Coming back to the issue of same-sex marriage, at the time of framing India’s personal laws, Section 377 of the Indian Penal Code criminalized private and consensual same-sex relationships by labelling them as “against the order of nature” ; the Indian Psychiatric Association had not yet deliberated on whether homosexuality was a mental illness. But in light of decisions like National Legal Services Authority v. Union of India (2014) and Navtej Singh Johar v. Union of India (2018), the courts and civil society have now recognized a historical wrong- that queerness is in fact natural, normal, and an innate part of one’s identity. These developments have led the Supreme Court to redefine “woman” in the 2022 abortion ruling and the Madras High Court to redefine “bride” under Section 5 of the Hindu Marriage Act to include transgender women in Arun Kumar versus Inspector General of Registration (2019) – thereby legalizing cis-trans marriages.

In light of these new developments, it is crucial to go back to what the Court said in Navtej, namely that accepting the view erroneously set in Suresh Kumar Koushal vs. Naz Foundation (2013)  “would tantamount to a retrograde step in the direction of the progressive interpretation of the Constitution and denial of progressive realization of rights.” Legislative intent, therefore, must be seen in light of the evolution of science, psychiatry, and sociological evidence regarding the meaning of family and gender.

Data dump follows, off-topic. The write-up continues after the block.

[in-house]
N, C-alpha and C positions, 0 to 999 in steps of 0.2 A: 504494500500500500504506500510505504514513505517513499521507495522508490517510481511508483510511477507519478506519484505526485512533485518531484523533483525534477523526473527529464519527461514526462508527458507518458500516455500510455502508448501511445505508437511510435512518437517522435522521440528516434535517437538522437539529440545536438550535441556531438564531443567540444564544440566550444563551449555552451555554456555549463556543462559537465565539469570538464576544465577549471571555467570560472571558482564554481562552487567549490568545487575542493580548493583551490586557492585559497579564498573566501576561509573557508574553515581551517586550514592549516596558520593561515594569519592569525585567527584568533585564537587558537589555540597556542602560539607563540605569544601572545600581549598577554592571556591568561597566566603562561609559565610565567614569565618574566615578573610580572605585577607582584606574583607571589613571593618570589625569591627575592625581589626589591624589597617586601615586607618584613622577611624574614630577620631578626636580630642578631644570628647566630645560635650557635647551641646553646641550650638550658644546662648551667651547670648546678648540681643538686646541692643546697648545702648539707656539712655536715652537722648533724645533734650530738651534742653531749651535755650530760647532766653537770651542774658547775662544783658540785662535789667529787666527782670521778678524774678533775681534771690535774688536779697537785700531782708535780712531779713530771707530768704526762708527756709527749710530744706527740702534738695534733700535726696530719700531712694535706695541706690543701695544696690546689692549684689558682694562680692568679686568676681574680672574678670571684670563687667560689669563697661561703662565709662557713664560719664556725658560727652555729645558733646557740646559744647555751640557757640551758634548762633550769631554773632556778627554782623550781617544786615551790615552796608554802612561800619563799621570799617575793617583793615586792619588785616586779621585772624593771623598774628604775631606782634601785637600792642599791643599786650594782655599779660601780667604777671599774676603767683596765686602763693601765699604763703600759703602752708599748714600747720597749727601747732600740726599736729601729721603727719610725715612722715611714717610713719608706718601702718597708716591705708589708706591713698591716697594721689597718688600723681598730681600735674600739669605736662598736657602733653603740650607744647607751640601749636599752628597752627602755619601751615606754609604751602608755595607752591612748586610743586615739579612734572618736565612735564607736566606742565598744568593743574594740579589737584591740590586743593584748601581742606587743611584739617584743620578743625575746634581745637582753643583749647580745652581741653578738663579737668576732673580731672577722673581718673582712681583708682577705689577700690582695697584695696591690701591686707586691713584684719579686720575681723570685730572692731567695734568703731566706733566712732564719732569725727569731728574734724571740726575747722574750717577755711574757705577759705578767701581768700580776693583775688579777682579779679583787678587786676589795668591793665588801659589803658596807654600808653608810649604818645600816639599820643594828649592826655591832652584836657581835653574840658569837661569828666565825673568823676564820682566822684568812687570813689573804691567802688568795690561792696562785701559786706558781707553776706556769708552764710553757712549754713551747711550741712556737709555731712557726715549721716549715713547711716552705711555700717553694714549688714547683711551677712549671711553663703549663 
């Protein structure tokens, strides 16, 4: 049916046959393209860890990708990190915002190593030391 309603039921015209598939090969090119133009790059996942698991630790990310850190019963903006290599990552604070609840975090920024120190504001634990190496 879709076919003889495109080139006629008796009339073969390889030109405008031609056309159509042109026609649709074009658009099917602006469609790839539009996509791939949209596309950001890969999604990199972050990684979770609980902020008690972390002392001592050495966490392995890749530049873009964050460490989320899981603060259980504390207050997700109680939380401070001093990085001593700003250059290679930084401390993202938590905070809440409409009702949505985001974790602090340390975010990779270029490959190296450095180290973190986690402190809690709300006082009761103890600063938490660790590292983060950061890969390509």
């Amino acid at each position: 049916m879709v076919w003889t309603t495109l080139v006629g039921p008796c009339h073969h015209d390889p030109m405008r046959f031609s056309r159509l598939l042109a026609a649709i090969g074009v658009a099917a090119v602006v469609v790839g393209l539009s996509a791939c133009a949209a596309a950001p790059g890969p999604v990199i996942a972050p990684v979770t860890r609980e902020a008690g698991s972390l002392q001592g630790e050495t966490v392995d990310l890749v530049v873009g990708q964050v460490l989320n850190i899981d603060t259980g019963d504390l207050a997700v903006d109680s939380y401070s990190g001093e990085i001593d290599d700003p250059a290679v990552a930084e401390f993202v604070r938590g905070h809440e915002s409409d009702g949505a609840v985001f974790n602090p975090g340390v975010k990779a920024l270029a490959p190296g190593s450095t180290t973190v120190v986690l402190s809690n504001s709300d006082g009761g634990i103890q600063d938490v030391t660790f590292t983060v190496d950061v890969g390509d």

Therefore, to argue that the legislative intent of India’s existing marriage laws, including the Special Marriage Act (1954), is heteronormative and must therefore remain unchanged, is to ignore the social realities that have evolved since 1954. As clarified in Navtej, the Fundamental Rights guaranteed under our Constitution are “dynamic and timeless”, and to give a “static interpretation” to the rights of “liberty” and “equality” would go against the very principles of the Constitution, which itself recognizes the transformative and evolving nature of rights.

Concern 3: Procreation and Consummation as essential to a valid a marriage

Section 12 of the Hindu Marriage Act (1955) allows for a marriage to be voidable if it has not been consummated due to the impotency of one party. However, same-sex couples are also able to consummate. For gay couples, consummation can occur through various means, including anal and oral sex, while for lesbian couples, it could involve techniques such as oral sex, fingering, and the use of sex toys. The assumption that “consummation” only involves penile-vaginal intercourse is empirically incorrect. Furthermore, the requirement of procreation for marriage is an outdated and discriminatory concept. This standard is not uniformly enforced across marriages. Moreover, given medical and scientific advancements, same-sex couples can now conceive and raise children through methods such as surrogacy and IVF treatments. Therefore, to deny same-sex couples the right to marry on the basis of their supposed inability to consummate a marriage or procreate is unfounded.